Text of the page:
Leadership Council for Human Rights

~ Feet in the mud, head in the sky ~

Friday, December 01, 2006

Hudson Institute hosts panel discussion on the current and future state of Iraq

Last week, The Hudson Institute, hosted the discussion “Iraq After 3 Years: What’s Next?.” The panel of speakers included Abdel-Aziz al Wandawi, Director General of Information at Higher National Commission, and Nibras Kazimi, a scholar at the Hudson Institute and weekly contributor to The New York Sun.

While al Wandawl spoke of the necessity of a long-term de-ba’athification commission, Nibras Kazimi addressed the implication of the leaked Baker Report, claiming that the perception of Iraq in America is “deeply flawed.”

“If America is failing,” he stated, “who is wining?”

Kazimi addressed: the claim that democracy will not work in Iraq, working with the insurgency, and the possibility of a strong man option. However, the topic that sparked the most interest was the opinion shared by both speakers that Americans lack a clear understanding of the composition of the Iraqi society, and that currently there is no civil war.

According to the panelists, insurgents understand that violence makes America restless. In addition to their aversion for American support, the insurgency is unique in that it is also not interested in gaining popular support. Instead, they are only interested in propagating fear. However, despite the increasing violence, the glue that has held the Shiites and the Sunnis together remains, and the government remains functional and united under one party, Kazimi explained. Steadfast in his opinion, Kazimi stated, “What is missing from the Iraq debate is cause and effect.” Both speakers recognized that the violence has gotten worse and that civil war is a plausible outcome; however, depending on the actions of all invested parties, civil war could be a dubious assumption.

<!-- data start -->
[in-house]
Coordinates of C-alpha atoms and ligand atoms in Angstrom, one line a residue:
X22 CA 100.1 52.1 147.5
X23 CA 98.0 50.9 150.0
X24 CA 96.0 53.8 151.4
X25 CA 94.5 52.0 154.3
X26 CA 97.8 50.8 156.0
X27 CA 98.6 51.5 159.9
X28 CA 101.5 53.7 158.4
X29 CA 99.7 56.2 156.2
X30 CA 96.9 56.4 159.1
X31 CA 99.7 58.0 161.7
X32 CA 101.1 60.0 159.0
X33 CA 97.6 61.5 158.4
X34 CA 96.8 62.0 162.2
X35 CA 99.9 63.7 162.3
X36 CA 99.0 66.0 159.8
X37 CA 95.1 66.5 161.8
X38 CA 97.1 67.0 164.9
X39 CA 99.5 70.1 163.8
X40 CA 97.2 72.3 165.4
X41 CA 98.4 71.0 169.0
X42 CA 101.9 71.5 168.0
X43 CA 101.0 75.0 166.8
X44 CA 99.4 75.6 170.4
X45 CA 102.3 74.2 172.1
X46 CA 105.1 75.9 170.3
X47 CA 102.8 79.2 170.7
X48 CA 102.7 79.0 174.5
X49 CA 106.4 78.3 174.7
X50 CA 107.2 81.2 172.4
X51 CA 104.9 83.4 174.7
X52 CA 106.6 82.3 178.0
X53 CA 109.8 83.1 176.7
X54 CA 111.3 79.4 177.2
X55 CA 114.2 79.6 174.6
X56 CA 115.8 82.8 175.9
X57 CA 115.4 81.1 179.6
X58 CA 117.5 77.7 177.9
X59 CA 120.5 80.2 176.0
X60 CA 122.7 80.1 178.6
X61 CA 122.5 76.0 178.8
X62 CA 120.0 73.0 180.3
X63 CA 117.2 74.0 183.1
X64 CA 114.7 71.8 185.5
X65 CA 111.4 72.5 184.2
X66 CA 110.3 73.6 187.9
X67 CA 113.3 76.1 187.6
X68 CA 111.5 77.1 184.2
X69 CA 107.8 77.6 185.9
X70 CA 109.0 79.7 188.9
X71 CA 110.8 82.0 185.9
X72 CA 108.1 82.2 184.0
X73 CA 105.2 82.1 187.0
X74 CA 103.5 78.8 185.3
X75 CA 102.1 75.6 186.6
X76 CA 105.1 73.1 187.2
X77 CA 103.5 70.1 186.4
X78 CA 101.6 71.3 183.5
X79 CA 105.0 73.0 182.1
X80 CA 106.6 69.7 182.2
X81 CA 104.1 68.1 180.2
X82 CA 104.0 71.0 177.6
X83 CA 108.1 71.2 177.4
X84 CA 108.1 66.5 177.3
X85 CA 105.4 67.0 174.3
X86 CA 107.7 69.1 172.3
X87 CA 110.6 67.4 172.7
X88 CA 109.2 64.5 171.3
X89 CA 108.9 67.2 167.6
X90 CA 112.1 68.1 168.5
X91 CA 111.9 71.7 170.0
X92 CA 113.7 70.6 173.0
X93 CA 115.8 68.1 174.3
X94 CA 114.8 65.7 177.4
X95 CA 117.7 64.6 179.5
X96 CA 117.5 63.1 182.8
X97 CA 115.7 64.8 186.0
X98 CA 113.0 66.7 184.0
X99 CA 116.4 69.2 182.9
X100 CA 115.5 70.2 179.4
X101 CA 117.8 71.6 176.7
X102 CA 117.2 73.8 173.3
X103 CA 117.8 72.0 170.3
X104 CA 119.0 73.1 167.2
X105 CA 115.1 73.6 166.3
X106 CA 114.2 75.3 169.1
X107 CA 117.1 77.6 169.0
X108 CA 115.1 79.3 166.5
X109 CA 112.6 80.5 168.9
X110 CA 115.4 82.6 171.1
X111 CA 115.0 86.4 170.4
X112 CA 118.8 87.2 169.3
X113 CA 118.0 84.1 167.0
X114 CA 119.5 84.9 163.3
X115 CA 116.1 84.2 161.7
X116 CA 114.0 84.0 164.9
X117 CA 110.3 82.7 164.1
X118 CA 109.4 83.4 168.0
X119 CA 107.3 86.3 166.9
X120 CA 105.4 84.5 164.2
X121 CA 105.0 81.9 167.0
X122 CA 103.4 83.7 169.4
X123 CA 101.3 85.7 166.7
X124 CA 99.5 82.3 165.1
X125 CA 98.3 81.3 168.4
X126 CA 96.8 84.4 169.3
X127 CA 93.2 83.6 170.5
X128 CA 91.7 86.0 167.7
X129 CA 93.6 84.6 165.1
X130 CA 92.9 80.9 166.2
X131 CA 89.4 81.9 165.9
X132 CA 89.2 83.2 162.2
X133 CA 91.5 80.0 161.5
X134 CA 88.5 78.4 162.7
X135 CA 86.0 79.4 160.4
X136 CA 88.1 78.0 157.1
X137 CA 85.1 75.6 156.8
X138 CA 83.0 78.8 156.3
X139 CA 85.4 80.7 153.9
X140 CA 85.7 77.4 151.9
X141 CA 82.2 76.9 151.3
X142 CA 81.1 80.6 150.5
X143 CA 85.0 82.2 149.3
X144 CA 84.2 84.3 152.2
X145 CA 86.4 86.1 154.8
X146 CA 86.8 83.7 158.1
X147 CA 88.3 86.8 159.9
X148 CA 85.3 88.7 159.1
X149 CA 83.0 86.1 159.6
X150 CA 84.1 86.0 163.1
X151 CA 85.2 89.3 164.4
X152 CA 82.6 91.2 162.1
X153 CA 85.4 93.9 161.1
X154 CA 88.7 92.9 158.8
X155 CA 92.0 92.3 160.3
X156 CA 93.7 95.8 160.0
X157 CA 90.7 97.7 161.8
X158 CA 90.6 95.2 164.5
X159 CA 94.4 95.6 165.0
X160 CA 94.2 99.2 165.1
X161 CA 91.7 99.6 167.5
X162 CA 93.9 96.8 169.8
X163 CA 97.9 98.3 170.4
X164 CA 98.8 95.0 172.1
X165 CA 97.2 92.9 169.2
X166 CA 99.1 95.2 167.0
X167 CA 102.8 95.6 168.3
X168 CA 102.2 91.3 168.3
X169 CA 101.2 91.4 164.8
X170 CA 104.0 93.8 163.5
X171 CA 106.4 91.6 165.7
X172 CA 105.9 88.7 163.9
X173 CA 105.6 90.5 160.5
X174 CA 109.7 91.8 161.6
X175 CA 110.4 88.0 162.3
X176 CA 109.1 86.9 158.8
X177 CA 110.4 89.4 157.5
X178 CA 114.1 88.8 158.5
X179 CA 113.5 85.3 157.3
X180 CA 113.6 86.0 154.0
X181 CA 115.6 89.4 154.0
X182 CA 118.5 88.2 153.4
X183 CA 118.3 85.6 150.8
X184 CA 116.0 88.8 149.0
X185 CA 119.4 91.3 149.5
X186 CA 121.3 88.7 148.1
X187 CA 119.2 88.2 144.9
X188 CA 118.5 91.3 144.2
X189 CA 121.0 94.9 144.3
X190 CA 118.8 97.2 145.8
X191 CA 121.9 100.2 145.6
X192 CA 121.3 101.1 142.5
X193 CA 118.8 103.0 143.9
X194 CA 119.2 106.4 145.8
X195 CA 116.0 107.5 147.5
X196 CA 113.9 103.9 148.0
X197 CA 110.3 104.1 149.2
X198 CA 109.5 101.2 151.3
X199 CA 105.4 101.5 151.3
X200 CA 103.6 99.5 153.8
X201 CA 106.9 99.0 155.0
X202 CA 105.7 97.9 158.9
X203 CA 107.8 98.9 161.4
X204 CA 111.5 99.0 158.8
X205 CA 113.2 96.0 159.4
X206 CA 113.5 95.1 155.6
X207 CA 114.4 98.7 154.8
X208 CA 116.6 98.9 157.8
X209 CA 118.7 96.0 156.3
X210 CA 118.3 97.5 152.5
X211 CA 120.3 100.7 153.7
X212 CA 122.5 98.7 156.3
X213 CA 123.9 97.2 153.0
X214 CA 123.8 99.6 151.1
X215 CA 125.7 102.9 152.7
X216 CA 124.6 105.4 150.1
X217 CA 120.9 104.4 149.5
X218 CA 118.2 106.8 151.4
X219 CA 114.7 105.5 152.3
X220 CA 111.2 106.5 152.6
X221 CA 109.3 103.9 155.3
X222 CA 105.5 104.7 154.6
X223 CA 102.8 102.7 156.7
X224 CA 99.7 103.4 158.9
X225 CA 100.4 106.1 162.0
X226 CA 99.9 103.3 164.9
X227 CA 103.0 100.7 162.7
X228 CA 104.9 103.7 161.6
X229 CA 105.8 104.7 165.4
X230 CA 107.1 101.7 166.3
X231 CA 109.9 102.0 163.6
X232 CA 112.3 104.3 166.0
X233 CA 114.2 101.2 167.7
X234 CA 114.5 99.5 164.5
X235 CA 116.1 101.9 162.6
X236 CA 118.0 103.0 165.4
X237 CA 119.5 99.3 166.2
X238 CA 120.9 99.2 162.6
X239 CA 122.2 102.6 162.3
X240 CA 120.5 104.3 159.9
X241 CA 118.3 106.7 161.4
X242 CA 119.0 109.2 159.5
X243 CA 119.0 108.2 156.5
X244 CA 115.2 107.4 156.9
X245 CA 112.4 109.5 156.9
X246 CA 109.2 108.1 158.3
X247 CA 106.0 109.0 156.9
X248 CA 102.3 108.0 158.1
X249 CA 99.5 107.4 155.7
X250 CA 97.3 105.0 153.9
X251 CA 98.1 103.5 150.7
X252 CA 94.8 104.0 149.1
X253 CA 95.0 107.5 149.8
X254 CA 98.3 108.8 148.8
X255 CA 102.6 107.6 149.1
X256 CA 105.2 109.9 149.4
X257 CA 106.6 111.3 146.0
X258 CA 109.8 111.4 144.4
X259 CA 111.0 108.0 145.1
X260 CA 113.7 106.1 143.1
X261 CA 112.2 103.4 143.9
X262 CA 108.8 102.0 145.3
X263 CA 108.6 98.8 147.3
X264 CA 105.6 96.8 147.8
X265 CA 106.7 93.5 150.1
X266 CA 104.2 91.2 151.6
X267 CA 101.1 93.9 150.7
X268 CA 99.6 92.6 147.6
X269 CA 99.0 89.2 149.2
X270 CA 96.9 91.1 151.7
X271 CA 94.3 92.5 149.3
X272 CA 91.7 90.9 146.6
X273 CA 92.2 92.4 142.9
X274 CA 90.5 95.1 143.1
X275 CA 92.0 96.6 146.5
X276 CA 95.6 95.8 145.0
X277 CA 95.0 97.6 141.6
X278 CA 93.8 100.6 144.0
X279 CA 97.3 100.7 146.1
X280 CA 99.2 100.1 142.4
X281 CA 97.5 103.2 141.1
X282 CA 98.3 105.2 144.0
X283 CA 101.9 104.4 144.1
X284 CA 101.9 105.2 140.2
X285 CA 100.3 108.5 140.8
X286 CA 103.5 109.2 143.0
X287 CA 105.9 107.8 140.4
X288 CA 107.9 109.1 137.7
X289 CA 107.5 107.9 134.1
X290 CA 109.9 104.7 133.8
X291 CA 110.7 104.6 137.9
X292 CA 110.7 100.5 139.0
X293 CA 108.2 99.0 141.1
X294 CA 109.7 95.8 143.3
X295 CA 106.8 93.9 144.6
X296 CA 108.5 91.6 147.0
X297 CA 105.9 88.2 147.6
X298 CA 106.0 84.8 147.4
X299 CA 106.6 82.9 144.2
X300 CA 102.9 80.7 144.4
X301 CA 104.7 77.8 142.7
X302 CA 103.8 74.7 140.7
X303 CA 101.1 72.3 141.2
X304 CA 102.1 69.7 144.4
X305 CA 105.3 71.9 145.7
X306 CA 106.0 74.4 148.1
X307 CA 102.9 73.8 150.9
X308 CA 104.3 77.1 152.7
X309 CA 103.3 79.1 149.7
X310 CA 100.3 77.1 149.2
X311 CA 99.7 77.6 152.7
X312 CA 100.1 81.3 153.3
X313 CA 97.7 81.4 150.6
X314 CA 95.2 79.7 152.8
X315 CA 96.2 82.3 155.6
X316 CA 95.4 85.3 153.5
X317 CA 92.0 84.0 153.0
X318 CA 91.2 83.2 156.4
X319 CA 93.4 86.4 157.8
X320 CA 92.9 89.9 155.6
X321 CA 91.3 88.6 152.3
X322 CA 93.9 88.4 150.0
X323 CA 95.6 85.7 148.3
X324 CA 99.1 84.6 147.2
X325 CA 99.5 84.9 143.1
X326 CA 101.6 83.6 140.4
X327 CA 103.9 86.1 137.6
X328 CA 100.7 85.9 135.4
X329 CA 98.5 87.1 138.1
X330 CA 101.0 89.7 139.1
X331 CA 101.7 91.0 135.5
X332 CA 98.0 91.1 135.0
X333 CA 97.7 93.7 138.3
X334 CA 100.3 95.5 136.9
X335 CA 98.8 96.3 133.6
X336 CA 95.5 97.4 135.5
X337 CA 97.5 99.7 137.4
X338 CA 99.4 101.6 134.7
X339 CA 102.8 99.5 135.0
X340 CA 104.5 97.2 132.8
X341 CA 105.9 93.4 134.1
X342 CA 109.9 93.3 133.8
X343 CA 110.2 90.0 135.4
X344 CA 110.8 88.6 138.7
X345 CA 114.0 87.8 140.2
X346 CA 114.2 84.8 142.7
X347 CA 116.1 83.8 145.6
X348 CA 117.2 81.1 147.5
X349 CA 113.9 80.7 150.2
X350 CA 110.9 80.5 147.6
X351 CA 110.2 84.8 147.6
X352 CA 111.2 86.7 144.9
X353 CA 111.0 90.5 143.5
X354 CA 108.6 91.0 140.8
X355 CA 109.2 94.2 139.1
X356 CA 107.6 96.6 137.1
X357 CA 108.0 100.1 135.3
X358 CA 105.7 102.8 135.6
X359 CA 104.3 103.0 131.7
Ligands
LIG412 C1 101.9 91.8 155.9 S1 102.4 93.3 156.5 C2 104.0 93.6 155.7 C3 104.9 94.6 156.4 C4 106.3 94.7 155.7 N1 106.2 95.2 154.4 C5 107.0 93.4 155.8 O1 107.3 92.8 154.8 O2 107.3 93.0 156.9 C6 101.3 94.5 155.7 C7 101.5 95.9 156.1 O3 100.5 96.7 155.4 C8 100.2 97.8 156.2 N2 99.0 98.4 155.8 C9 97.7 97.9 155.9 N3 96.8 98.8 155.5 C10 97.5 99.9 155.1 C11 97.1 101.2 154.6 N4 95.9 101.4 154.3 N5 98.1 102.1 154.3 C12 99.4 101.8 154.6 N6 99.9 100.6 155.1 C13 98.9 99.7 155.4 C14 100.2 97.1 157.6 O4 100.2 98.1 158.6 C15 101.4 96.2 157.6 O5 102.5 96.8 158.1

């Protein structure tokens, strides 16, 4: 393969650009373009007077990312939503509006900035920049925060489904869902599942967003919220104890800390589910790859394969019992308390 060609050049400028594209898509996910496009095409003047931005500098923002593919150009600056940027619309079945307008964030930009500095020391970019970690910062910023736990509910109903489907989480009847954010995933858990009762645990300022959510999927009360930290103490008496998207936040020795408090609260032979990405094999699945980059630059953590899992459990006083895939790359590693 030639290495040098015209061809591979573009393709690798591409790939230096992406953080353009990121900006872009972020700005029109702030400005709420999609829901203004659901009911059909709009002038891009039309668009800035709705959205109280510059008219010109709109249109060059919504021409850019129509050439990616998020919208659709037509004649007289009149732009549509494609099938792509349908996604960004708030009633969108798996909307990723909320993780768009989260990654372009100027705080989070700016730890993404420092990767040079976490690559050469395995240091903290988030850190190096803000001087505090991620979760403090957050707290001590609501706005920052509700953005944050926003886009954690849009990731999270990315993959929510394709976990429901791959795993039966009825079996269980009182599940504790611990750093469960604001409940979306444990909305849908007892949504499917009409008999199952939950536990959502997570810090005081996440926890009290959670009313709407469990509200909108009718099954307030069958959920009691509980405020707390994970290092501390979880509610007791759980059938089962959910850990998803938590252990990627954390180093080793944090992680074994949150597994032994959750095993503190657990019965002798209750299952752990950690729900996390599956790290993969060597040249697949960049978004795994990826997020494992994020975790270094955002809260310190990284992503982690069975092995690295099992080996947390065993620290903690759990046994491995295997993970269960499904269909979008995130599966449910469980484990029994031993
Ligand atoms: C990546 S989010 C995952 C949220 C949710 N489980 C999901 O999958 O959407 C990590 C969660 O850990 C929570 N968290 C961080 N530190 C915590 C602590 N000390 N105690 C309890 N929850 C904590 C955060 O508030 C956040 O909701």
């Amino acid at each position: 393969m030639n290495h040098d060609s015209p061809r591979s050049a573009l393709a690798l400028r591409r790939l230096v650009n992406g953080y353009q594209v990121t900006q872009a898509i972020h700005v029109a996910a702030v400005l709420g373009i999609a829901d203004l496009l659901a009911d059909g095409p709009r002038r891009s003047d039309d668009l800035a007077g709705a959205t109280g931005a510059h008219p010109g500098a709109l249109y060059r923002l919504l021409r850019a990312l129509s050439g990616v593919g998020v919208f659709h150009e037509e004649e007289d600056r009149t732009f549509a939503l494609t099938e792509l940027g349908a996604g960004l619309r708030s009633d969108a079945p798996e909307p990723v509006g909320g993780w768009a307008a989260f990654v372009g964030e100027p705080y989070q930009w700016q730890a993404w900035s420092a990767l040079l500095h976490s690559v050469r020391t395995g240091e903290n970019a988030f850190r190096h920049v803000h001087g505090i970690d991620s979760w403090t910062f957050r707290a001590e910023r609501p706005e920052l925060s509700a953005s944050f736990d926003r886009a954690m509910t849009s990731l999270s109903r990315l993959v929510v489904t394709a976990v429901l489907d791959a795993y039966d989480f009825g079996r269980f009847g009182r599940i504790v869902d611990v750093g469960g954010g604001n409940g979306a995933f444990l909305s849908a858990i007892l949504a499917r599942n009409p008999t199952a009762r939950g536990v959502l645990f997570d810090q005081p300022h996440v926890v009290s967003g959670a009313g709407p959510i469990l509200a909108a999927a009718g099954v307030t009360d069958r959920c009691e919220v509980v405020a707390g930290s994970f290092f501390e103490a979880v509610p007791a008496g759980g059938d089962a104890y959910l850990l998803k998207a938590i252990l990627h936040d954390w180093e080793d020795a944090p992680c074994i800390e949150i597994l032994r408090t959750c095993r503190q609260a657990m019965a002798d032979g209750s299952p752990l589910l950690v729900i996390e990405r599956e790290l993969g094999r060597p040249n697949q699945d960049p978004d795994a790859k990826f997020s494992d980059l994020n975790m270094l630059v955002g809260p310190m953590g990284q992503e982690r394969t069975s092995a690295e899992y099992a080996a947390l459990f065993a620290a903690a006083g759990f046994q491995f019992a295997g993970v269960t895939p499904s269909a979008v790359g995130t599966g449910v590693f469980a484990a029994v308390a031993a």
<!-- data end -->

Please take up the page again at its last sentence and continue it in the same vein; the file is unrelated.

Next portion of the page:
The insurgency is not maintaining territory. People are fighting back. The state has survived. Loyalty has developed; characteristics which both speakers thought were clear examples that a civil war has not arisen.

Instead of culturally dividing Iraq, both speakers believed that the more important division lies politically, between Ba’athist and non-Ba’athist. For example, neither the Iraqi government, nor the invested US government has cut aid to Ba’athist party members – money that is directly funding the ongoing violence.

Several days after the panel, the US media made the benchmark decision to refer to the state of Iraq as a civil war. However, both the Bush Administration and Kofi Annan maintain that the situation has not escalated to that degree. Whether or not the situation in Iraq is referred to as a civil war, Kazimi and al Wandawi believe that now is an opportune time to hinder ensuing civil violence by addressing the triggers attempting to exacerbate the cultural divide.

For more information on the Iraq Study Group and the Baker Report, click here.


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